The weather bureau is expecting widespread rain just as the Prime Minister embarks on a two-day tour of drought-hit areas.

Prime Minister Tony Abbott’s tour of drought-hit NSW and Queensland will coincide with some of the most widespread rain in Australia in two years and fresh calls for more assistance.

Mr Abbott and Agriculture Minister Barnaby Joyce will tour western NSW and central western Queensland over the weekend to talk to farmers and community leaders about their plight.

As they do, rain and milder temperatures are due in most of NSW, while showers are forecast for southwest Queensland on Saturday and central western Queensland from Monday.

Western NSW grazier Chris Wilhelm says farmers are nervous about the future, given that a nine-year drought ended only five years ago.

He said many graziers had little access to water and feed and, after heavy destocking, were left only with core breeding stock which they are loath to sell.

“It is a horribly serious situation we are facing if it doesn’t rain.”

He says funds for freighting hay, longer terms of up to 15 years for low-interest loans and tax relief would help farmers restock when conditions improve.

About 70 per cent of Queensland and more than half of NSW are in drought.

Mr Joyce, who is preparing a drought aid submission for cabinet, was worried rain could drown out his message about farmers’ urgent needs.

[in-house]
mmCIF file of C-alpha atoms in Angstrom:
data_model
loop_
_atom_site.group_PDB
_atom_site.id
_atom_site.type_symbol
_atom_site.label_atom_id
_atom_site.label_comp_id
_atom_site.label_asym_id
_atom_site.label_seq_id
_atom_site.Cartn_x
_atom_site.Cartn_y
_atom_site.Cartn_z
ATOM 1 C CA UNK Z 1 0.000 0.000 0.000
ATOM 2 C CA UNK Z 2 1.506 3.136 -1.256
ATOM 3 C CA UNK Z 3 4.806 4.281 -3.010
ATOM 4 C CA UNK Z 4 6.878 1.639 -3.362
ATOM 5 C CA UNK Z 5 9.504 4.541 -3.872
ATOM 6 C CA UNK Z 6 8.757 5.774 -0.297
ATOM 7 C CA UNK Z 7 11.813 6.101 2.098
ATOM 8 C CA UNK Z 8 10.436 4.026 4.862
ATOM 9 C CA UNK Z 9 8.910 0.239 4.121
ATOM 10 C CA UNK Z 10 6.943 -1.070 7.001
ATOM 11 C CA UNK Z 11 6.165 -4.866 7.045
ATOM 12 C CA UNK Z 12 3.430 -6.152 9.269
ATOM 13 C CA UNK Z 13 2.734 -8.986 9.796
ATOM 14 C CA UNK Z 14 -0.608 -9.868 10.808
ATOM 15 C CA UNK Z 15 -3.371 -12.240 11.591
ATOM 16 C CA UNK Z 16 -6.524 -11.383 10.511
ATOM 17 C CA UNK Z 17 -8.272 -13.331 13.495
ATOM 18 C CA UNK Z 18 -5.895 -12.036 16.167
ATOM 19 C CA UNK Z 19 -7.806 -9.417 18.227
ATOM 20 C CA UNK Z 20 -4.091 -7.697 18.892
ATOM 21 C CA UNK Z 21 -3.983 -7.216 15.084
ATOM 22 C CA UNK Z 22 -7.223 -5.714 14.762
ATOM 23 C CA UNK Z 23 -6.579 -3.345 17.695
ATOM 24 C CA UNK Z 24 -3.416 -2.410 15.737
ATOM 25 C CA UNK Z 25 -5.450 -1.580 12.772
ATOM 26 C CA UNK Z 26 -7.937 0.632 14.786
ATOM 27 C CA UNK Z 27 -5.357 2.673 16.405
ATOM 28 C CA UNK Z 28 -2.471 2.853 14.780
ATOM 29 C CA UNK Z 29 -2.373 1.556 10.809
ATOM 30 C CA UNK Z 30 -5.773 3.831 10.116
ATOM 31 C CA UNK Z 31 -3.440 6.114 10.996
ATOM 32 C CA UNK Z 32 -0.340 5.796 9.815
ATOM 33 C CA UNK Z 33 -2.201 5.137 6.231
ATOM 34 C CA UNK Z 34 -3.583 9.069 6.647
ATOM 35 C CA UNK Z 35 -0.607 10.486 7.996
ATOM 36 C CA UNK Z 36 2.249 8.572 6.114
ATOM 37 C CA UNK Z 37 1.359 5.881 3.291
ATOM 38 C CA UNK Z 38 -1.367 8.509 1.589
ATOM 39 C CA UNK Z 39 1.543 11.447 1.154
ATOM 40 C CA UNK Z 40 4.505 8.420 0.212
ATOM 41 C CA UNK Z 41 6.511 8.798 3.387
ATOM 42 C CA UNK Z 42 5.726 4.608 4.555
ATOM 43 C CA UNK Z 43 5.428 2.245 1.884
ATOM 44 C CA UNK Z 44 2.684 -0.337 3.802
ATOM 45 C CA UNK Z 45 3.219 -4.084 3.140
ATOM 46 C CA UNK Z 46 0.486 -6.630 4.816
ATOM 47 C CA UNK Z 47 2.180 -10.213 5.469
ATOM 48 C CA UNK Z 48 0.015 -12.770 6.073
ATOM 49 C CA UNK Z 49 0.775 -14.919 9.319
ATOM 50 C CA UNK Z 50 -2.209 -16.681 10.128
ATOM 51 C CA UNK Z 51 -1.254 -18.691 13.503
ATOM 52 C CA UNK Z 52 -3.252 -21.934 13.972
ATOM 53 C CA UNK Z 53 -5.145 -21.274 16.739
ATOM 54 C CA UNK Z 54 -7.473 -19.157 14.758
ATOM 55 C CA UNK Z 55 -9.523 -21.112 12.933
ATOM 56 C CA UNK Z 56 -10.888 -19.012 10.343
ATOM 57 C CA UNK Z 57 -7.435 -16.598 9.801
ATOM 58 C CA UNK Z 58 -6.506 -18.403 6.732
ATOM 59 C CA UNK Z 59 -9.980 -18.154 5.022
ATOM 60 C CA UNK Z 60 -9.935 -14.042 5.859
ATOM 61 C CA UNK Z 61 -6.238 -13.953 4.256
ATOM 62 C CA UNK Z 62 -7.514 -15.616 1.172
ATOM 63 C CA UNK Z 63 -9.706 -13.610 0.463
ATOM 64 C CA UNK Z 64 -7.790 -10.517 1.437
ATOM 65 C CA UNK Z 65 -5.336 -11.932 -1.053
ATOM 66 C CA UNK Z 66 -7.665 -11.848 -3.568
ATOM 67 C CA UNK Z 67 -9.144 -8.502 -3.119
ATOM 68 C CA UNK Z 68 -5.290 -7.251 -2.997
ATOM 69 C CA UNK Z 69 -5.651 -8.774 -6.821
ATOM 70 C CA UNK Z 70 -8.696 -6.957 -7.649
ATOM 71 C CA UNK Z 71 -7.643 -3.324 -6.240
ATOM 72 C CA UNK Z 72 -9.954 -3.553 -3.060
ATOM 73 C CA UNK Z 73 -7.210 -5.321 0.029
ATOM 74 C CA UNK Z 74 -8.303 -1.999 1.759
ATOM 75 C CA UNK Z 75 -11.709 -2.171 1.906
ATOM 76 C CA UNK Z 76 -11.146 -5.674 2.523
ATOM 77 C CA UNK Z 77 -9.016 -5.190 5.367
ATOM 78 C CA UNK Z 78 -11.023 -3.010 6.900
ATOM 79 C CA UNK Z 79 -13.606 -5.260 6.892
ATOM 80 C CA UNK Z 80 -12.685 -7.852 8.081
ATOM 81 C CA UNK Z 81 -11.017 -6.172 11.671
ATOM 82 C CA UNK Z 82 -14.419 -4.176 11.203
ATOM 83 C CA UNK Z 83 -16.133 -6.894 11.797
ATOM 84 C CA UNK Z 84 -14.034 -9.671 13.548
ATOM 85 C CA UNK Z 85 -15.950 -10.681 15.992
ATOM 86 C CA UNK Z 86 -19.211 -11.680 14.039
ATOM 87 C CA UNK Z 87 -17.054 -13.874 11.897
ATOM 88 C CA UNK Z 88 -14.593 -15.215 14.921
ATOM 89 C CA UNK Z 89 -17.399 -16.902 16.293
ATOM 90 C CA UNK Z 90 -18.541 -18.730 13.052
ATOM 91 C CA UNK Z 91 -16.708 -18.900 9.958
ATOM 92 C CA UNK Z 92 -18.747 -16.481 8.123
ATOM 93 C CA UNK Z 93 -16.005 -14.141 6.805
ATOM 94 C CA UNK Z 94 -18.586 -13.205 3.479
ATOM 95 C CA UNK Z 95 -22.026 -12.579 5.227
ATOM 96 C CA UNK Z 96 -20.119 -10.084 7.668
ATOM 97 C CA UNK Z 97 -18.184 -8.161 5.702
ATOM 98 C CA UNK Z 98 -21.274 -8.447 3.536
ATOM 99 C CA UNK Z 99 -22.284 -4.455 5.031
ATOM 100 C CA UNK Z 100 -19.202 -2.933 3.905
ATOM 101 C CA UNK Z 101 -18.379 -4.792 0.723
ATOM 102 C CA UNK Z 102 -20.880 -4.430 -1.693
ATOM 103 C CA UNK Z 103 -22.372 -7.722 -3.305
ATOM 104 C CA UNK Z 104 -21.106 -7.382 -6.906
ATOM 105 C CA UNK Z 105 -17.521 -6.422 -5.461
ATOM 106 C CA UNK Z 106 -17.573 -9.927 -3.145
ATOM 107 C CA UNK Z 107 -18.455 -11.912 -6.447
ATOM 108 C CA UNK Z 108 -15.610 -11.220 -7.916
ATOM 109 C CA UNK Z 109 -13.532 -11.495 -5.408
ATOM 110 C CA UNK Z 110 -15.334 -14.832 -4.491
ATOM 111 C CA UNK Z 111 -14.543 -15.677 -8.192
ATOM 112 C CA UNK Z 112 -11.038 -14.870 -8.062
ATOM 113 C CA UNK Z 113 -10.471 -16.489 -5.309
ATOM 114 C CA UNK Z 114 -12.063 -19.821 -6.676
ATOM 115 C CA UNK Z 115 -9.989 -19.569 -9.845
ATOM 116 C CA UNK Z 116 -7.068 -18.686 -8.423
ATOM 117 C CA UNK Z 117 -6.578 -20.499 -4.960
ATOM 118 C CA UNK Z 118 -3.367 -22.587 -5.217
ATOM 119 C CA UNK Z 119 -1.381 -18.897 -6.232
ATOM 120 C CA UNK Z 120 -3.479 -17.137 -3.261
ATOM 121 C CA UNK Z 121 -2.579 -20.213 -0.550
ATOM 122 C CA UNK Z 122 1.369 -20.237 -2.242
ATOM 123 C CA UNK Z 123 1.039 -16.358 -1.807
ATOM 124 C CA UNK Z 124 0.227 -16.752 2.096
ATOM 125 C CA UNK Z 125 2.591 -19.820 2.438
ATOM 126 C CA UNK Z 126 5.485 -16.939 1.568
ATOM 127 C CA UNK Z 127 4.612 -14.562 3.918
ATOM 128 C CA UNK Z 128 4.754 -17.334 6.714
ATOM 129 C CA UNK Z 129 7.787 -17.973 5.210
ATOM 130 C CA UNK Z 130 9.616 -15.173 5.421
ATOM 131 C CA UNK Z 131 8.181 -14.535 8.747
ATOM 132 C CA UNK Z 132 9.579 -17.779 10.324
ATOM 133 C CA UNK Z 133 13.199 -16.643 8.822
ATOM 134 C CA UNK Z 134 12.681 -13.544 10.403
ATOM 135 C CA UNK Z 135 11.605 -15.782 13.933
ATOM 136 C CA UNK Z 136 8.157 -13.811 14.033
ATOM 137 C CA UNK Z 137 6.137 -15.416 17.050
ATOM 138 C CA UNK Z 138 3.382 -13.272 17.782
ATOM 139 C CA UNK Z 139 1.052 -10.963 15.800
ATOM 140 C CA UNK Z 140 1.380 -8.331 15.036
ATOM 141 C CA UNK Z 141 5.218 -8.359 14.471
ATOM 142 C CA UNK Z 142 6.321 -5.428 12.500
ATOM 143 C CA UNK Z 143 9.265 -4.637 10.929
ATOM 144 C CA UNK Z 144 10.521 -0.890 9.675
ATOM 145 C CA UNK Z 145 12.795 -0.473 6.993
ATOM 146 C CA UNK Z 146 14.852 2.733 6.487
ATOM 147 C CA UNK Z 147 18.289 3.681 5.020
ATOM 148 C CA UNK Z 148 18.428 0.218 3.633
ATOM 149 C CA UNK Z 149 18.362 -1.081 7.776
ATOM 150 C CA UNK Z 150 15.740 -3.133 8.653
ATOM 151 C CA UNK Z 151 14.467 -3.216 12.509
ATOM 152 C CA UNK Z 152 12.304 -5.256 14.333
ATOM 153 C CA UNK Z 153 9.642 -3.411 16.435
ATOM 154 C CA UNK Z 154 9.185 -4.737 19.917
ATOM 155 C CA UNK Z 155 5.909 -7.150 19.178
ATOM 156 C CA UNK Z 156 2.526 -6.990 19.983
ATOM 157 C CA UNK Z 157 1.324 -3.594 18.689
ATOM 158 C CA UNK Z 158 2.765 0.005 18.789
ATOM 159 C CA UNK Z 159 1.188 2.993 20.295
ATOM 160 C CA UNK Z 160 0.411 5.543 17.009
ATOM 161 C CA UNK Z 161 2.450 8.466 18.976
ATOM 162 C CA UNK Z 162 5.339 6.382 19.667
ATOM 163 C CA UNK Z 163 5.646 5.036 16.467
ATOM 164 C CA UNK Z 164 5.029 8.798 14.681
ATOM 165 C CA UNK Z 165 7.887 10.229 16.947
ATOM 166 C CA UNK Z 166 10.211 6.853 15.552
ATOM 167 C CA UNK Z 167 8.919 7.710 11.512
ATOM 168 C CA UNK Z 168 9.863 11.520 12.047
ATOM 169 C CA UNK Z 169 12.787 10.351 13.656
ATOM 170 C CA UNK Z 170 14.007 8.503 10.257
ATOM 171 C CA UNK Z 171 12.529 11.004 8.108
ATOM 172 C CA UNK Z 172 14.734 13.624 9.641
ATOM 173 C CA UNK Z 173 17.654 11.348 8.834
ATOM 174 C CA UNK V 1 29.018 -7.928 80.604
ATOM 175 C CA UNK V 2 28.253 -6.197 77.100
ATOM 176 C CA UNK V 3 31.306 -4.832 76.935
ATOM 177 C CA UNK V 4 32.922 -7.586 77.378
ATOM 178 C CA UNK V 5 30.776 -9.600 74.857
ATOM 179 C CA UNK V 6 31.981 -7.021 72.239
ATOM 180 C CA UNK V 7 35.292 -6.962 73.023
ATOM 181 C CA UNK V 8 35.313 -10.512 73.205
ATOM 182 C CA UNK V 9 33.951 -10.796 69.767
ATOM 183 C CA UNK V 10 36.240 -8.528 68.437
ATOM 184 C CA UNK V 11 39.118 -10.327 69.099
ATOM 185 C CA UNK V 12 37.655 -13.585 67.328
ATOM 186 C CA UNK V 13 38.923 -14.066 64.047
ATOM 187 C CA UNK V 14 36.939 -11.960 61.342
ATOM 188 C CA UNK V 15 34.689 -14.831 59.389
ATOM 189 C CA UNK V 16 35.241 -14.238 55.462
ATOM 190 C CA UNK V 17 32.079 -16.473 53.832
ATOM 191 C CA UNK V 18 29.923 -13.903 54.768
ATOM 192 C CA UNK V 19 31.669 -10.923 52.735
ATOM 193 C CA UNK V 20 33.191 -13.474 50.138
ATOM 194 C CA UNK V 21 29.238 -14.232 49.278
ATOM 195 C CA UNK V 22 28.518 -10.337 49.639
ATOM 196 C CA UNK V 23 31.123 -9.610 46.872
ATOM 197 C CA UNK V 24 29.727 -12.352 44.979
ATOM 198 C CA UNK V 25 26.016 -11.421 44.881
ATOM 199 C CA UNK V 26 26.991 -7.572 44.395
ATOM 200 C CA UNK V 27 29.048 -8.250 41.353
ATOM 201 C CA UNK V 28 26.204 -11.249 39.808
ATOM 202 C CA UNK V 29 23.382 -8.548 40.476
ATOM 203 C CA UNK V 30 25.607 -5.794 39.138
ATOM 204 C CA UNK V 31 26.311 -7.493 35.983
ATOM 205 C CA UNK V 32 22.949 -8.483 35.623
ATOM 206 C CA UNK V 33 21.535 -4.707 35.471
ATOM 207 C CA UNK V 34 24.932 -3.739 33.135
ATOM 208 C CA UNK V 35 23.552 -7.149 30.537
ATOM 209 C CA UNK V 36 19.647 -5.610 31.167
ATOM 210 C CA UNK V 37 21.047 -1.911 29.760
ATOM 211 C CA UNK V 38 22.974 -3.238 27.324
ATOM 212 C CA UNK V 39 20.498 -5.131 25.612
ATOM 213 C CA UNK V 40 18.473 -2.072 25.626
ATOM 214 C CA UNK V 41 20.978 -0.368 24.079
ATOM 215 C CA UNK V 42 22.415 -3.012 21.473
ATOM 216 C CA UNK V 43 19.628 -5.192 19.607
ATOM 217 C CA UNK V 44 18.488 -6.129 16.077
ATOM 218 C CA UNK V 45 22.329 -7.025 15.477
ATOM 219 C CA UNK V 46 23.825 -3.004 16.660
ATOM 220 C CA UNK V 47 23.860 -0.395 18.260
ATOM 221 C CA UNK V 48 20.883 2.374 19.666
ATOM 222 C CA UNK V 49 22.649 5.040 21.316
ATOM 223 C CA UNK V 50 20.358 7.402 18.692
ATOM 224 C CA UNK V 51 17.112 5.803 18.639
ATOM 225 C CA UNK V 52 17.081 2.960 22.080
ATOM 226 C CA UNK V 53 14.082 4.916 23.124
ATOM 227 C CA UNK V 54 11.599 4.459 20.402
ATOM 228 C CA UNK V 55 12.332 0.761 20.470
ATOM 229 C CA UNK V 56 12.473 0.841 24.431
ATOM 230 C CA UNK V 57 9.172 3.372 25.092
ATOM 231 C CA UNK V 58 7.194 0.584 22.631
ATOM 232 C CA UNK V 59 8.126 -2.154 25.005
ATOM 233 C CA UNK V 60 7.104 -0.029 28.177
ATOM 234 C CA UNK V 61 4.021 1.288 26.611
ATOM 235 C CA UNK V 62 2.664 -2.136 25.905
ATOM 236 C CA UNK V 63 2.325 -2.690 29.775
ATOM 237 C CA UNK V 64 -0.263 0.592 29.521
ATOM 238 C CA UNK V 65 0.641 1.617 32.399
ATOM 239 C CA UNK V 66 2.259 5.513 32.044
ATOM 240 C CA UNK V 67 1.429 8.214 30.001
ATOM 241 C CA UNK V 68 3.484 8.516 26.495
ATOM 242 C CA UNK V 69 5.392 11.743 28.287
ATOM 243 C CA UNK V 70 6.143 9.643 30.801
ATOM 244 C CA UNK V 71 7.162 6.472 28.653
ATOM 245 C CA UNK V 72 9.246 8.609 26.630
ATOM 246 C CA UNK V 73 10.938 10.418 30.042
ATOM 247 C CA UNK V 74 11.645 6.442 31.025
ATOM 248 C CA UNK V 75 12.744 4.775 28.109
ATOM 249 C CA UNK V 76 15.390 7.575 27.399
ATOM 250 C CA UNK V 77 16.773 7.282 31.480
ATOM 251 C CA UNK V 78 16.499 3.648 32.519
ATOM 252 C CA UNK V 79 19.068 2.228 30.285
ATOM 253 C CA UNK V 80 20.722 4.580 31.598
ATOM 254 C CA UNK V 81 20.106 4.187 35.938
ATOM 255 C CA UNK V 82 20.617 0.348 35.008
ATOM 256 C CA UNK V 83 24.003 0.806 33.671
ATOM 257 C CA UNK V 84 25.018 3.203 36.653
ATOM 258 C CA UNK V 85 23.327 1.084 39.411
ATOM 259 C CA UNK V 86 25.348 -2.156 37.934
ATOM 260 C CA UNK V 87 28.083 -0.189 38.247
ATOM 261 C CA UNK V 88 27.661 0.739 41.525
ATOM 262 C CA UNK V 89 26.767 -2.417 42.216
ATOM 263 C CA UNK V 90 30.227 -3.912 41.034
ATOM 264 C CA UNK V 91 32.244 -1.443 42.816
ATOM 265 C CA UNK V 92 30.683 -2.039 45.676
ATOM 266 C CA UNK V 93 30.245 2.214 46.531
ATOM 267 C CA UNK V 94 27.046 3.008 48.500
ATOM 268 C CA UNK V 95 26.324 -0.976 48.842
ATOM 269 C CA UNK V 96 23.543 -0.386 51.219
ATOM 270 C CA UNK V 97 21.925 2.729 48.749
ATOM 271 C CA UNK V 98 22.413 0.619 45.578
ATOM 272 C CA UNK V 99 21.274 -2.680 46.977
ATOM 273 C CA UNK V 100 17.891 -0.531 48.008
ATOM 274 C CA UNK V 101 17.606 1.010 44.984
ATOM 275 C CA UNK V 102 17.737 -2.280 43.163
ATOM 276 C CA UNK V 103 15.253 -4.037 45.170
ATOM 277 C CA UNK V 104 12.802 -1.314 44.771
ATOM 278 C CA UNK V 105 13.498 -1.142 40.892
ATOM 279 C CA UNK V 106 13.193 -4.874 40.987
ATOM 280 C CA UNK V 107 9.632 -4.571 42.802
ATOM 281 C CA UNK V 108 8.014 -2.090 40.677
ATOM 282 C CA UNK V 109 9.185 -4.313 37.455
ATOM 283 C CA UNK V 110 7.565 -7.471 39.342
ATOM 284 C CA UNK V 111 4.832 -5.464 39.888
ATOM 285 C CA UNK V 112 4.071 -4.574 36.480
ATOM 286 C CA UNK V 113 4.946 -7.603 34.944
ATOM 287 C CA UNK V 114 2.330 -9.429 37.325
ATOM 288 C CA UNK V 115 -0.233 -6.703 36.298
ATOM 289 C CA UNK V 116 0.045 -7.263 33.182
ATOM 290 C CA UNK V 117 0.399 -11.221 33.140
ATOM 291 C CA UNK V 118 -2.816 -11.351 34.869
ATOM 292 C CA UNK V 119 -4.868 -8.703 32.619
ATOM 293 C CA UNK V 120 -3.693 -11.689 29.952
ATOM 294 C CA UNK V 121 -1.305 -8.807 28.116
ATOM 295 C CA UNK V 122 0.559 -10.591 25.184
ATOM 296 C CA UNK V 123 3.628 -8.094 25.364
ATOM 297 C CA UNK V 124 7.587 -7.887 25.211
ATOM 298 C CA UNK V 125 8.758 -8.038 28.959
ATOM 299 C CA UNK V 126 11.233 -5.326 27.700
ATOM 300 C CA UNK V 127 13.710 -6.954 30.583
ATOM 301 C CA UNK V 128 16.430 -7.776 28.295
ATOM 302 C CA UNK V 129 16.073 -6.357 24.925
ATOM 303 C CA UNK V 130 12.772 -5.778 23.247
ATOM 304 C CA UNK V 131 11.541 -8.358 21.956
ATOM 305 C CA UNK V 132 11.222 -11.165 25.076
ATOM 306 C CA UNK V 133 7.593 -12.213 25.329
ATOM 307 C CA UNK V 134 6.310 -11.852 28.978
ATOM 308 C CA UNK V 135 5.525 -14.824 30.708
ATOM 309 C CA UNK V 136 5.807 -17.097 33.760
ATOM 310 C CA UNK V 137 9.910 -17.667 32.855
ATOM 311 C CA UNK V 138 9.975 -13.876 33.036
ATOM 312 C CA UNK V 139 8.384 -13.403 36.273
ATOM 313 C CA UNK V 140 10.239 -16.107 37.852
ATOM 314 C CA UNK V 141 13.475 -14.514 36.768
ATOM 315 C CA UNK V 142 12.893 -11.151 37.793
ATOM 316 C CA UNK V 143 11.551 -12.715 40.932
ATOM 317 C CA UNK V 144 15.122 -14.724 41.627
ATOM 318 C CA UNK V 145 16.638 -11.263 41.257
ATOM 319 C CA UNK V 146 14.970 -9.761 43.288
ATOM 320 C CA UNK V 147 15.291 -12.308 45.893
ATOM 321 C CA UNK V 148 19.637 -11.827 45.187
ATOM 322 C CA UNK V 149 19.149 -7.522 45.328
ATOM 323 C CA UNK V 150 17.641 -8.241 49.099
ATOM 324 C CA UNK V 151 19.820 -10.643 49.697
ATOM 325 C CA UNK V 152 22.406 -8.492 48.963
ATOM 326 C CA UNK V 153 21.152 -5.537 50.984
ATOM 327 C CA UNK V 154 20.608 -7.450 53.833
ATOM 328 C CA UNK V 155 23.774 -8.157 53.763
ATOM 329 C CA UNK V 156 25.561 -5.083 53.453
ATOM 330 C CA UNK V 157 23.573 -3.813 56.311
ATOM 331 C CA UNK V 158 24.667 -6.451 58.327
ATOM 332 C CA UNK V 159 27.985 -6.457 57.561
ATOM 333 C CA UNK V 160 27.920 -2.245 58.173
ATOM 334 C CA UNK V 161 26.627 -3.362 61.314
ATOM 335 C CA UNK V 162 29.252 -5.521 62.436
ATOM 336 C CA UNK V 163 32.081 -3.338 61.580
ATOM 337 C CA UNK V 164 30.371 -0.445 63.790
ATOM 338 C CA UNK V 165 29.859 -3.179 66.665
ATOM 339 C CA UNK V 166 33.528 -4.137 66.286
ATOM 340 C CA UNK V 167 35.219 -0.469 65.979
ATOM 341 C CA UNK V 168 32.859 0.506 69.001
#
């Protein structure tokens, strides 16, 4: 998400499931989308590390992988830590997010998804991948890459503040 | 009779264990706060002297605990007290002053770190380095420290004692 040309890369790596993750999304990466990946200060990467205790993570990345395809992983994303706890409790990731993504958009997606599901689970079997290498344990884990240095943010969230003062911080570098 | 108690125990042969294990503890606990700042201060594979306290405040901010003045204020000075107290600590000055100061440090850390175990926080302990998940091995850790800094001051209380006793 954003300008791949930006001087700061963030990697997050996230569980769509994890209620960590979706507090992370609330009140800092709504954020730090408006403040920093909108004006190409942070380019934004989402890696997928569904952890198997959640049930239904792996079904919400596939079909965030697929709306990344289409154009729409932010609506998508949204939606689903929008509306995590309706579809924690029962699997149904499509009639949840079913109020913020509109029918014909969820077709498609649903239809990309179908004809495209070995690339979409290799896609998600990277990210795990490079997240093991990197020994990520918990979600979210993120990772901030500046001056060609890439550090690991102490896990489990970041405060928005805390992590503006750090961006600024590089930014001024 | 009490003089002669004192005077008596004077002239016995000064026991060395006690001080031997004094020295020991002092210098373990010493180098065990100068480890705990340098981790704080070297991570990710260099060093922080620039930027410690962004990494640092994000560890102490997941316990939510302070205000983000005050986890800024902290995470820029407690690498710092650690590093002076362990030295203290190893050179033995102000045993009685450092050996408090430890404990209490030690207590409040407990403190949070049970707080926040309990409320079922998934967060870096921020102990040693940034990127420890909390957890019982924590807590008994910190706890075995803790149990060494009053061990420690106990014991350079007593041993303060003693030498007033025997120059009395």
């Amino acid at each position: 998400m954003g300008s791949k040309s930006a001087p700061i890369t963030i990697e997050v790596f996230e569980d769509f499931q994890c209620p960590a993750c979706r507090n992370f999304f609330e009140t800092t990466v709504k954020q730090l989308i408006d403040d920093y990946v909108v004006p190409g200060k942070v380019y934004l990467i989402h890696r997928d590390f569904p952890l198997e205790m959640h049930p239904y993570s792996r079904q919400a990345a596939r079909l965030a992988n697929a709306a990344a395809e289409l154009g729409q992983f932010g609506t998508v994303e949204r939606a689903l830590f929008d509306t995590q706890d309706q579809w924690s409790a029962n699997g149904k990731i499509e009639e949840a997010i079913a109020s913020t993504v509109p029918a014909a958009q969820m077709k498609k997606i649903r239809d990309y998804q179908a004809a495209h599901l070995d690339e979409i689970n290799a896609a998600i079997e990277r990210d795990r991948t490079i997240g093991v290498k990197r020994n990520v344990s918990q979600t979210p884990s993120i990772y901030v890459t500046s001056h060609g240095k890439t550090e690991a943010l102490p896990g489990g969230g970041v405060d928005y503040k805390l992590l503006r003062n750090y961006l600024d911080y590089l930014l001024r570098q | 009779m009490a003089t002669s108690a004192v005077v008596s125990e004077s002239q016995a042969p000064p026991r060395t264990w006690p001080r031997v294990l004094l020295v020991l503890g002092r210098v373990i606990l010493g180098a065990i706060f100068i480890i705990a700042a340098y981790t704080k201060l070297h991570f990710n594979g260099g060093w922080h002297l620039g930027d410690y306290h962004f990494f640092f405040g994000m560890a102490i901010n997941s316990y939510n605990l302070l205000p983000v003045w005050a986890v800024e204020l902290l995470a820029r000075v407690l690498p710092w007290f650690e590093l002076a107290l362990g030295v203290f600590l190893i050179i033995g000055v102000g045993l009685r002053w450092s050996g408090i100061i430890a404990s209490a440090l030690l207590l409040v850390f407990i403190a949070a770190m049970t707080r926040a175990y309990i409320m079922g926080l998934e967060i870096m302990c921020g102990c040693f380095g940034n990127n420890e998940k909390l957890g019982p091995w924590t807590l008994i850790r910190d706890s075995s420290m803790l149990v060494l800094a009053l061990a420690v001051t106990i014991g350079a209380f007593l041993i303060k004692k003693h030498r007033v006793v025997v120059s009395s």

“I’m taking the prime minister for a run around because I believe there is more that we can do,” the southwest Queensland-based minister said.

“I’m terrified that I’m going to be standing there talking about drought with an umbrella in my hand.”

However, he said even if drought-breaking rain fell soon, many farmers would take six to 12 months to start to earn any income, having heavily destocked or been unable to plant a crop.

A range of state and federal payments and concessional loans has been made available, but there are calls for other measures.

Liberal frontbencher and former farmer Sussan Ley, who represents the western NSW seat of Farrer, spent much of January talking to drought-hit families and businesses.

She says the government should review the farm management deposit scheme to remove tax penalties for drought-hit producers making early withdrawals of money.

The cap on the amount of money that can be put away should also be raised.

Farmers who put in water-related equipment should be able to write if off within 12 months.

And Ms Ley said a national plan was needed to deal with feral and wild animals.

“What little water and pasture there is is under huge pressure from kangaroos, goats, pigs, emus, rabbits, foxes and donkeys,” she told AAP.

Labor agriculture spokesman Joel Fitzgibbon said the opposition would support improvements to farm income support as well as action within the Council of Australian Governments on a new form of emergency disaster relief payment.

The prime minister is expected to visit cattle and sheep farms around Bourke, Broken Hill and Longreach over the weekend.